SBF Gets 25 Years: 'My Useful Life Is Probably Over'

Sam Bankman-Fried is sentenced over cryptocurrency fraud
By John Johnson,  Newser Staff
Posted Mar 28, 2024 11:05 AM CDT
Sam Bankman-Fried Gets 25 Years for Crypto Fraud
Sam Bankman-Fried leaves Manhattan Federal Court in New York on Feb. 16, 2023.   (AP Photo/Seth Wenig, File)

Sam Bankman-Fried is going to federal prison for a long time over his fraud conviction in the world of crypto, though not as long as prosecutors wanted. Judge Lewis Kaplan on Thursday sentenced the 32-year-old former wunderkind to 25 years related to the collapse of his FTX crypto exchange, which cost his investors—many of them ordinary folks lured by celeb endorsements—bundles, reports the New York Times.

  • An apology: "A lot of people feel really let down, and they were very let down, and I am sorry about that," Bankman-Fried told the court before sentencing, per CNN. "I am sorry about what happened at every stage. And there are things I should've done and things I shouldn't have."
  • Bleak tone: "My useful life is probably over," said Bankman-Fried. "It's been over for a while now."

  • 'Math nerd': Defense lawyer Marc Mukasey tried to soften his client's image, notes the AP. "Sam was not a ruthless financial serial killer who set out every morning to hurt people," Mukasey told the judge. He "doesn't make decisions with malice in his heart. He makes decisions with math in his head." Mukasey also referred to SBF as an "awkward math nerd" who has been tutoring inmates seeking their GEDs at the Metropolitan Detention Center in New York, per CNN.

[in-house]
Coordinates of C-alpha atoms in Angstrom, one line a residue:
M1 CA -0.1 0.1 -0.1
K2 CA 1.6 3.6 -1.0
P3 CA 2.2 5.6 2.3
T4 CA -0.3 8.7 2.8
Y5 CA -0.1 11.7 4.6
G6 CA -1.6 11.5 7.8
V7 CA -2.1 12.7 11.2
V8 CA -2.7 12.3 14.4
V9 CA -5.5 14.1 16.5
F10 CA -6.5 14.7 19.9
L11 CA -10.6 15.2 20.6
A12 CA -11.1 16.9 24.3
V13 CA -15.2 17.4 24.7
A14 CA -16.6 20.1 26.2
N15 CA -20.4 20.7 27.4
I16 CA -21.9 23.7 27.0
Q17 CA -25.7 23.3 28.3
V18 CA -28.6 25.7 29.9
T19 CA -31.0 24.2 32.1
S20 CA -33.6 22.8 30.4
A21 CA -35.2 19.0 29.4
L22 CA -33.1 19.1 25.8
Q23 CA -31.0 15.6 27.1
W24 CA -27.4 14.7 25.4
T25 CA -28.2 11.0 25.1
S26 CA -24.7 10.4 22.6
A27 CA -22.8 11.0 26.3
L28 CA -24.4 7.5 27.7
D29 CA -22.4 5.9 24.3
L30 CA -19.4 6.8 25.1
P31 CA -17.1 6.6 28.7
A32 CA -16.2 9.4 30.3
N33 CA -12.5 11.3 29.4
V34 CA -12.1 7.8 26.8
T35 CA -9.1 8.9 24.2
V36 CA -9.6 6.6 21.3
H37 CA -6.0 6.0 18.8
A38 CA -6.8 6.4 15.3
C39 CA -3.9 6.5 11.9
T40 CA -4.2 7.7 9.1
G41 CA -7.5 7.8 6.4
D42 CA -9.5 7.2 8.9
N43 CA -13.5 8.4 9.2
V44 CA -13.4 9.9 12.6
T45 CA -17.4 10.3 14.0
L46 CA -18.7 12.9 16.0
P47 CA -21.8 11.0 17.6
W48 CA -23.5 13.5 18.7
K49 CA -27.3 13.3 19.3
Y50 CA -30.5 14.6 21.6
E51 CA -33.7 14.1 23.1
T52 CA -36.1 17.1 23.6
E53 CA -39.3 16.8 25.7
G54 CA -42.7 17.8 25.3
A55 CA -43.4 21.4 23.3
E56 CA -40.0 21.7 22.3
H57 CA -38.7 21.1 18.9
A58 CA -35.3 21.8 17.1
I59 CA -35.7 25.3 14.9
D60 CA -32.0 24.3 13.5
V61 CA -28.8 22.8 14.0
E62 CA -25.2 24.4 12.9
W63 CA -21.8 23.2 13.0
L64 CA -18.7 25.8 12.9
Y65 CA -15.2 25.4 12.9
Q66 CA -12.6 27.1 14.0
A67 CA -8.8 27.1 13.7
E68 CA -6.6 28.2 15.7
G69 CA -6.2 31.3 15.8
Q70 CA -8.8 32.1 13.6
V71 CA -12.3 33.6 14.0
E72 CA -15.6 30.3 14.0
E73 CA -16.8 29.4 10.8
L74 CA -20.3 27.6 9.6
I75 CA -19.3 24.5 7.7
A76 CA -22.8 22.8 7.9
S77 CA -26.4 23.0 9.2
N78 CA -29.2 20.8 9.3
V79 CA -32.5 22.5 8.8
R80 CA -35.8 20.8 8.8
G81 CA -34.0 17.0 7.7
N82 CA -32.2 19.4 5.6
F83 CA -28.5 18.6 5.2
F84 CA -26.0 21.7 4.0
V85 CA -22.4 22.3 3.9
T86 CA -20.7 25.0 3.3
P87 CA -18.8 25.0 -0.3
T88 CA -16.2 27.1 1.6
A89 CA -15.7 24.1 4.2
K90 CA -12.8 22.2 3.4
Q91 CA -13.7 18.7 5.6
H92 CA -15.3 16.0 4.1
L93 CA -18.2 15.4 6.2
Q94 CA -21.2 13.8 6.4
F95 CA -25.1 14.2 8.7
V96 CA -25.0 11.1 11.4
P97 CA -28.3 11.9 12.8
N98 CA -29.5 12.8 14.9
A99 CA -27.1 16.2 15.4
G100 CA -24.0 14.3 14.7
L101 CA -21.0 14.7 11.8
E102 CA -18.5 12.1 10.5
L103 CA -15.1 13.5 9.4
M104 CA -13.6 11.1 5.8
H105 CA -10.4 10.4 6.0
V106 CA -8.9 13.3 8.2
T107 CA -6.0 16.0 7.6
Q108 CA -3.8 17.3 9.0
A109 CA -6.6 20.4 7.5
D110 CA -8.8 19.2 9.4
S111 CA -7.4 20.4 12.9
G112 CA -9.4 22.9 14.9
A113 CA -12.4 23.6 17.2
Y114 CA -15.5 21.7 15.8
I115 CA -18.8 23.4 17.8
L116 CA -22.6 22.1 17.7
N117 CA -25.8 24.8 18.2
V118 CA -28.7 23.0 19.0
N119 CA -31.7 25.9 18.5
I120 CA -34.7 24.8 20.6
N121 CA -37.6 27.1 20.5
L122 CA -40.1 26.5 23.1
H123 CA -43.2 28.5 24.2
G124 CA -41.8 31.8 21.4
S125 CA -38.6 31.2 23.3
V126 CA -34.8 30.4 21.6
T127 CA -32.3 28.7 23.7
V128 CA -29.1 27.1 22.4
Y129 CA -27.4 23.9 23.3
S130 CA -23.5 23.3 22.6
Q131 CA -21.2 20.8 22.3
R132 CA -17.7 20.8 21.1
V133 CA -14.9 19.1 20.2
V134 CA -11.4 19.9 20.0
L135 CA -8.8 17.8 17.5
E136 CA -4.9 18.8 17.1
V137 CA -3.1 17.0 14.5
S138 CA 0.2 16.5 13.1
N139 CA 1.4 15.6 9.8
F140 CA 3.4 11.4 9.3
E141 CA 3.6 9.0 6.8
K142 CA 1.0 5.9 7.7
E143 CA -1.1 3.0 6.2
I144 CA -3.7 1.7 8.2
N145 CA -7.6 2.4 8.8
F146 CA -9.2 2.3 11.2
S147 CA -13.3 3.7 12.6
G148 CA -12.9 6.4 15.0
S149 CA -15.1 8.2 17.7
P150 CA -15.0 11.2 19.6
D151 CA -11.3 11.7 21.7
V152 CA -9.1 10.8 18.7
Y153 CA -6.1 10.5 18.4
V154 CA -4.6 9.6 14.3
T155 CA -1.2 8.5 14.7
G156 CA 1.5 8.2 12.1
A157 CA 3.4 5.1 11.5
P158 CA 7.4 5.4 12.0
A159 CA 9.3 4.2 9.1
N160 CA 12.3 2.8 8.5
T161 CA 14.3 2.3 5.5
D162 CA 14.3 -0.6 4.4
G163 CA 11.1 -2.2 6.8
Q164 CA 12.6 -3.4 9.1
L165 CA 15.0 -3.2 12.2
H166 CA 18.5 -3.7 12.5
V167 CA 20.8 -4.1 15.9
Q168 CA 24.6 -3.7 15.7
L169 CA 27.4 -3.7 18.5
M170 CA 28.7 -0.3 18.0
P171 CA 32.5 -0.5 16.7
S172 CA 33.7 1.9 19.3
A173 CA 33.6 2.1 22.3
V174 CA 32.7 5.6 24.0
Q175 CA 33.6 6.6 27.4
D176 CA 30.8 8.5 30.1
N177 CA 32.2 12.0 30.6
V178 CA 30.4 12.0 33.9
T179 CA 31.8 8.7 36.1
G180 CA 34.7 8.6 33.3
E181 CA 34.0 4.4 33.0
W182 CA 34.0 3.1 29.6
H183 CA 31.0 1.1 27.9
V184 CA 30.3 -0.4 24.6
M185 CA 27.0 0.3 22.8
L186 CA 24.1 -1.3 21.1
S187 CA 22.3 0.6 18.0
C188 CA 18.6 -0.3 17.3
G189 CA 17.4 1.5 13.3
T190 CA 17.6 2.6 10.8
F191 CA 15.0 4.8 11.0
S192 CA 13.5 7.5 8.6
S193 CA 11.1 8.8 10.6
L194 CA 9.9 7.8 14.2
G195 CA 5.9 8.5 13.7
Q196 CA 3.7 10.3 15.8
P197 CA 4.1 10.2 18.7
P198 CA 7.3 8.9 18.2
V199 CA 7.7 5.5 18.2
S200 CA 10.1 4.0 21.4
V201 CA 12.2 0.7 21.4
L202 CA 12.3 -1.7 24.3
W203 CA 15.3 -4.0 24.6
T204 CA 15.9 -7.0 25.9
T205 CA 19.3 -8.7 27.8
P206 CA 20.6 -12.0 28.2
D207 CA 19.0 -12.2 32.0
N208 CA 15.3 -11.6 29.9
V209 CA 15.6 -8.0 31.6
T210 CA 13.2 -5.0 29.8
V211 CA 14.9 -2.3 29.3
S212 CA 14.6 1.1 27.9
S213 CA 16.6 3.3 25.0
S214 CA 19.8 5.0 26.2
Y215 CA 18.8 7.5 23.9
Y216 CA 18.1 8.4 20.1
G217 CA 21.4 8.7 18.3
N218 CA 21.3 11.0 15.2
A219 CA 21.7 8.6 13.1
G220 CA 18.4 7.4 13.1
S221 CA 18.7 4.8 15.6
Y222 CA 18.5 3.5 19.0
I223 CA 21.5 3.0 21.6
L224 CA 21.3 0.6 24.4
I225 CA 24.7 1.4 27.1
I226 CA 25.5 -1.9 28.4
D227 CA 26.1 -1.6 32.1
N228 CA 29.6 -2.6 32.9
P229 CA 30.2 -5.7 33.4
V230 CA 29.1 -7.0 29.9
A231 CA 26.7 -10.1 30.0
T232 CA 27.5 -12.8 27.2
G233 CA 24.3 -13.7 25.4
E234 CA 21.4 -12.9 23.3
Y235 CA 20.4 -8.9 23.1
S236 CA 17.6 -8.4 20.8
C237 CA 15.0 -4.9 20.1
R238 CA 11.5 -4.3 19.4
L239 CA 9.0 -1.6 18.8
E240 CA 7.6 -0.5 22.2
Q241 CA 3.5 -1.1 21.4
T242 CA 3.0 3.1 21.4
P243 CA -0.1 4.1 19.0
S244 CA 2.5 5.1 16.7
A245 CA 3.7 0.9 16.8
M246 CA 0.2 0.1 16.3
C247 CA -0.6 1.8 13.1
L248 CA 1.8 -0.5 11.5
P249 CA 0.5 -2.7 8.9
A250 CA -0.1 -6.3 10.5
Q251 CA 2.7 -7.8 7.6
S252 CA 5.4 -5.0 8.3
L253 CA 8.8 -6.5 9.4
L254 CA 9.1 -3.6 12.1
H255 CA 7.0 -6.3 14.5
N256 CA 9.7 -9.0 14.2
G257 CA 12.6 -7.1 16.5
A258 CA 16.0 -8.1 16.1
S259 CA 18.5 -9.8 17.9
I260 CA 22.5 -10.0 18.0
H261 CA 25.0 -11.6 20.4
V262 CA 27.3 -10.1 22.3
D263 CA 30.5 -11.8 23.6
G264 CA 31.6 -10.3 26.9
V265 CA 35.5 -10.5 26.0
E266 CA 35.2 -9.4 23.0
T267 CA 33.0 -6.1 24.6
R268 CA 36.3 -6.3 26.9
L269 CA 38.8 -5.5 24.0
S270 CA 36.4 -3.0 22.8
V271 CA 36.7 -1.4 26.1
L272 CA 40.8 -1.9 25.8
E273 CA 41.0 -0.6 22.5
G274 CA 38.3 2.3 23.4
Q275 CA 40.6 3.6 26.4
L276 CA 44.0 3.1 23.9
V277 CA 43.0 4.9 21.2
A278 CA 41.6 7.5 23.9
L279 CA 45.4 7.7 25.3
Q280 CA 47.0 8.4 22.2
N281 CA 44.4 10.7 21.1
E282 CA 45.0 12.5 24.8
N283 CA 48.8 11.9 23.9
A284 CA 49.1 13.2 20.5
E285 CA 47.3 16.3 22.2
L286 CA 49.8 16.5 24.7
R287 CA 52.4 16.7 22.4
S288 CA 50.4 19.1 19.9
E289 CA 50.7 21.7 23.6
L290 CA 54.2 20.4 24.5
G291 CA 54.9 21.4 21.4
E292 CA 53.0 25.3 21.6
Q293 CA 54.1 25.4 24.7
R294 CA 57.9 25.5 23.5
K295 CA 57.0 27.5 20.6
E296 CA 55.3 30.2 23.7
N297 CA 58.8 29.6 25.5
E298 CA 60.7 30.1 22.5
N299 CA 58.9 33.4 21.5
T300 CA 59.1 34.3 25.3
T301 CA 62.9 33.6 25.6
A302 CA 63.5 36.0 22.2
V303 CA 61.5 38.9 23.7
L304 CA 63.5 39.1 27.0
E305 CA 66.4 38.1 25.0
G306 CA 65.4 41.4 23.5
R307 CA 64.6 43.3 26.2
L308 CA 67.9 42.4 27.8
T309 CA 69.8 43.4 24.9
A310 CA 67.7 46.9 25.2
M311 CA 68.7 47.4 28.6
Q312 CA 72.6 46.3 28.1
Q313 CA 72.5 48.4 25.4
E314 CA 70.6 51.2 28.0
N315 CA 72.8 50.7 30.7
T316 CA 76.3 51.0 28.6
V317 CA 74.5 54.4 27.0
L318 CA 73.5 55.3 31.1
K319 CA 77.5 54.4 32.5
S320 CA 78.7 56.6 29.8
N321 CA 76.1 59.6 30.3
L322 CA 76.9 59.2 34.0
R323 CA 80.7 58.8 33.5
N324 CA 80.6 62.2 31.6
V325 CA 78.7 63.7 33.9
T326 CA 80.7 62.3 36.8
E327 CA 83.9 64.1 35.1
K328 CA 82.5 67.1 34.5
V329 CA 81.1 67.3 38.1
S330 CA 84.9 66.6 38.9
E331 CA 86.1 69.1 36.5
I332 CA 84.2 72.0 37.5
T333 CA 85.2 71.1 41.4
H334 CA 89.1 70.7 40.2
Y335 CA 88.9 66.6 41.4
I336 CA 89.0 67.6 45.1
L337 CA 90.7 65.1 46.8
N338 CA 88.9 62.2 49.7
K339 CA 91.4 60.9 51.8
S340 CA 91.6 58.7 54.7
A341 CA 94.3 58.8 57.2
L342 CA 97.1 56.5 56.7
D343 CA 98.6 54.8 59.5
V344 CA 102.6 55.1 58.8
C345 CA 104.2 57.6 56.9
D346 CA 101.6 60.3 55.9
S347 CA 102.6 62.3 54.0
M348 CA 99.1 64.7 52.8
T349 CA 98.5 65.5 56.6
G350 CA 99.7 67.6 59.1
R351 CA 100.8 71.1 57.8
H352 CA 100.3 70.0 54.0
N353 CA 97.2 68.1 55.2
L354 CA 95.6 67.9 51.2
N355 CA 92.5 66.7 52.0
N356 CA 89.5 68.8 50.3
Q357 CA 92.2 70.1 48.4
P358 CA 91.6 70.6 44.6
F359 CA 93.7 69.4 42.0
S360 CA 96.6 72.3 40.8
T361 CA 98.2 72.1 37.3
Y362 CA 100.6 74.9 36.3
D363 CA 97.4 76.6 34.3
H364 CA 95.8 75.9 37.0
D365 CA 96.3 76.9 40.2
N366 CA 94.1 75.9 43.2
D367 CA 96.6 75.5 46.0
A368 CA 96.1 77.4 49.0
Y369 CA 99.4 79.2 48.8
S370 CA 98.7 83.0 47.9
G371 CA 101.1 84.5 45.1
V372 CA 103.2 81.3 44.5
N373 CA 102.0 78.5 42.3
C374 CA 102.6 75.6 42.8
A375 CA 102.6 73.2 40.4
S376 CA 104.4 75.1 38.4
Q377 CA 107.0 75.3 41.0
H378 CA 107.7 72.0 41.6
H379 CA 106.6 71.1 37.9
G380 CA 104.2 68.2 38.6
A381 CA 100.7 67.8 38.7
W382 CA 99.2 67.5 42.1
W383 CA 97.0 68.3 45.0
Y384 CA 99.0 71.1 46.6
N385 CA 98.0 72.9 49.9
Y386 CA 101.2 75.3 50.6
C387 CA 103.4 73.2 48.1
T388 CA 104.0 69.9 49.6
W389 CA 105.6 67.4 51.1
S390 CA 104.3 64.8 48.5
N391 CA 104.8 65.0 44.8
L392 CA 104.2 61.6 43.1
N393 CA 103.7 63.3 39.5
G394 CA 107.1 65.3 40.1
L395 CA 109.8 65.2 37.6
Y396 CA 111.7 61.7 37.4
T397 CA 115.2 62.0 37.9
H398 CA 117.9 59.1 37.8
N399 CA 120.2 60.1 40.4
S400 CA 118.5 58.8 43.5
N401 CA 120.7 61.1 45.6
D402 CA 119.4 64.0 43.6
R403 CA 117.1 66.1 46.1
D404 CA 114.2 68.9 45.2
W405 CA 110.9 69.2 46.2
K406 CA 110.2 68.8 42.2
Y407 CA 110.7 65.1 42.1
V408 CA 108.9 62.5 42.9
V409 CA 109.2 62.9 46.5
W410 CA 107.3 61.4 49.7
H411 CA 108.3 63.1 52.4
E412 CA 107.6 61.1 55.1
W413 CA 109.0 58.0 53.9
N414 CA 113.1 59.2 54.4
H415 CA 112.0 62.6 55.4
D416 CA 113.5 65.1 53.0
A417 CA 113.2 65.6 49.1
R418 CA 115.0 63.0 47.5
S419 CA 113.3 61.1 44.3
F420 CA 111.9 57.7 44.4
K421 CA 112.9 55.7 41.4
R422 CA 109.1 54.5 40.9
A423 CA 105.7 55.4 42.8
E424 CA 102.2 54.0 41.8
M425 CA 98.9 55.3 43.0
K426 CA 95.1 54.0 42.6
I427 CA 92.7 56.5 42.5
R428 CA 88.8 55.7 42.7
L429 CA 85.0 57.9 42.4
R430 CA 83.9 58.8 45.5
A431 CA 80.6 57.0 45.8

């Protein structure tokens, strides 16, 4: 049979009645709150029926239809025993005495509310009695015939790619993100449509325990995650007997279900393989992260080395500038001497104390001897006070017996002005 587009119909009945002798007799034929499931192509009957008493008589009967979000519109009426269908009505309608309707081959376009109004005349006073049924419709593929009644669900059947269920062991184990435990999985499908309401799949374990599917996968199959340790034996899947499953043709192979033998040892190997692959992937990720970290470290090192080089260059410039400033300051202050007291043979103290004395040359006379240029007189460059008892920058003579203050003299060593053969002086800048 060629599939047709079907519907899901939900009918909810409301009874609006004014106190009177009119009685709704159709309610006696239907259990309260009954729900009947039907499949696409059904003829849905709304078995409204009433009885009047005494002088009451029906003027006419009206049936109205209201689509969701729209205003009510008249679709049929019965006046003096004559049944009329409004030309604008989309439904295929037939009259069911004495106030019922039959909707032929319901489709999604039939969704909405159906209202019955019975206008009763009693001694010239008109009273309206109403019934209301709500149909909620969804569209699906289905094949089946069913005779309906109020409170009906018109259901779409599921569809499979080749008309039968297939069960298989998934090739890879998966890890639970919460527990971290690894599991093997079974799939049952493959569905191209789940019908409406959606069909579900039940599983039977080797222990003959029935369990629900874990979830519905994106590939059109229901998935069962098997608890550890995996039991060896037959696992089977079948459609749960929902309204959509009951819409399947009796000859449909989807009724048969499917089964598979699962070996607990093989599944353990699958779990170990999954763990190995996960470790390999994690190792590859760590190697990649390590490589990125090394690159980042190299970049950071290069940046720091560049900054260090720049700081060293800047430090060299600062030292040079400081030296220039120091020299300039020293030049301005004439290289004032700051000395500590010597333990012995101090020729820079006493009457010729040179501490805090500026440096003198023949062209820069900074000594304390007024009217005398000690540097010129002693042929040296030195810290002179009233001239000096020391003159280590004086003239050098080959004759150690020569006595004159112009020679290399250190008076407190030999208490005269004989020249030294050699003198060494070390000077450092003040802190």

• Not buying it: Prosecutors had pushed for a longer sentence, up to 50 years. "There is a significant likelihood that if the defendant is released back into society at a young enough age he will have the opportunity to engage in another fraud," they wrote in a court filing, per the Wall Street Journal.
  • From the judge: Kaplan said he found that Bankman-Fried committed perjury three times during his trial testimony, including when he claimed to have been unaware that customer funds were being sent to the hedge-fund spinoff Alameda Research. Kaplan also said Bankman-Fried committed witness tampering when he communicated with FTX's former general counsel.
  • The judge, II: Kaplan also called Bankman-Fried "extremely smart" and said he "suffers from autism," per CNN. Bankman-Fried, he added, "is capable of huge accomplishments," but he also has "a way of interacting with people that's unusual and sometimes off-putting." At another point, the judge said: "I am not diminishing the harm. The brazenness of his actions. His exceptional flexibility with the truth. His apparent lack of any remorse."
(More Sam Bankman-Fried stories.)

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